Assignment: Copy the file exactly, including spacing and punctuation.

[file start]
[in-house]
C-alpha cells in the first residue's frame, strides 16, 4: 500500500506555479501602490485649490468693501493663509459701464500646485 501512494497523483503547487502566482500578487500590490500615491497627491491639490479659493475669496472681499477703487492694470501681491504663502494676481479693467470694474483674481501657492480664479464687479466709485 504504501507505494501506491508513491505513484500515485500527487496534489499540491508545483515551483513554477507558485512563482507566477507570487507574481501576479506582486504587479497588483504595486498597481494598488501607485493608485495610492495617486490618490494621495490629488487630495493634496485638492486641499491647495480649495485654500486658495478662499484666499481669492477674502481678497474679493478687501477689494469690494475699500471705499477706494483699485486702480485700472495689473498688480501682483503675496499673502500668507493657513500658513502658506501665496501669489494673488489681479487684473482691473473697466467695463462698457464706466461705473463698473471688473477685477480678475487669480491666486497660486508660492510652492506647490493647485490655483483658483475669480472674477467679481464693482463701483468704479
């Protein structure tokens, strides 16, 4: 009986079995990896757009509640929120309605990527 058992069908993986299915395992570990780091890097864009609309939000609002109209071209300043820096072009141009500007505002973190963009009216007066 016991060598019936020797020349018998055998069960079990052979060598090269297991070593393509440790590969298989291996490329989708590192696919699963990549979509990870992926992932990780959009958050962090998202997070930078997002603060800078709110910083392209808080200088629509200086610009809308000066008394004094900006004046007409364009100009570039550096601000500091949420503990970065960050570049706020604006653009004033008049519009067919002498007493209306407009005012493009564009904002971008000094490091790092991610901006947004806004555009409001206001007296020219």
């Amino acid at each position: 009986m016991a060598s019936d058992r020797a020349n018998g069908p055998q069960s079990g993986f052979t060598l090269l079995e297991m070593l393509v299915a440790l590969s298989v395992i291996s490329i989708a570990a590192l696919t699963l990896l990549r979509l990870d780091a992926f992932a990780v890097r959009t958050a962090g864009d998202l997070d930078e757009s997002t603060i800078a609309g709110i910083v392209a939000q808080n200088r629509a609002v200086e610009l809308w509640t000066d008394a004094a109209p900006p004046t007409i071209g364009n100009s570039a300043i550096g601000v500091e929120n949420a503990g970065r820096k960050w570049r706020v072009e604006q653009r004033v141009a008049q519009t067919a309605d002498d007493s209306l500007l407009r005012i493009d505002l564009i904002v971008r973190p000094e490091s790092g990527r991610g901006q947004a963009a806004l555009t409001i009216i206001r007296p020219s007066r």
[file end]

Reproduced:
[in-house]
C-alpha cells in the first residue's frame, strides 16, 4: 500500500506555479501602490485649490468693501493663509459701464500646485 501512494497523483503547487502566482500578487500590490500615491497627491491639490479659493475669496472681499477703487492694470501681491504663502494676481479693467470694474483674481501657492480664479464687479466709485 504504501507505494501506491508513491505513484500515485500527487496534489499540491508545483515551483513554477507558485512563482507566477507570487507574481501576479506582486504587479497588483504595486498597481494598488501607485493608485495610492495617486490618490494621495490629488487630495493634496485638492486641499491647495480649495485654500486658495478662499484666499481669492477674502481678497474679493478687501477689494469690494475699500471705499477706494483699485486702480485700472495689473498688480501682483503675496499673502500668507493657513500658513502658506501665496501669489494673488489681479487684473482691473473697466467695463462698457464706466461705473463698473471688473477685477480678475487669480491666486497660486508660492510652492506647490493647485490655483483658483475669480472674477467679481464693482463701483468704479
């Protein structure tokens, strides 16, 4: 009986079995990896757009509640929120309605990527 058992069908993986299915395992570990780091890097864009609309939000609002109209071209300043820096072009141009500007505002973190963009009216007066 016991060598019936020797020349018998055998069960079990052979060598090269297991070593393509440790590969298989291996490329989708590192696919699963990549979509990870992926992932990780959009958050962090998202997070930078997002603060800078709110910083392209808080200088629509200086610009809308000066008394004094900006004046007409364009100009570039550096601000500091949420503990970065960050570049706020604006653009004033008049519009067919002498007493209306407009005012493009564009904002971008000094490091790092991610901006947004806004555009409001206001007296020219």
């Amino acid at each position: 009986m016991a060598s019936d058992r020797a020349n018998g069908p055998q069960s079990g993986f052979t060598l090269l079995e297991m070593l393509v299915a440790l590969s298989v395992i291996s490329i989708a570990a590192l696919t699963l990896l990549r979509l990870d780091a992926f992932a990780v890097r959009t958050a962090g864009d998202l997070d930078e757009s997002t603060i800078a609309g709110i910083v392209a939000q808080n200088r629509a609002v200086e610009l809308w509640t000066d008394a004094a109209p900006p004046t007409i071209g364009n100009s570039a300043i550096g601000v500091e929120n949420a503990g970065r820096k960050w570049r706020v072009e604006q653009r004033v141009a008049q519009t067919a309605d002498d007493s209306l500007l407009r005012i493009d505002l564009i904002v971008r973190p000094e490091s790092g990527r991610g901006q947004a963009a806004l555009t409001i009216i206001r007296p020219s007066r």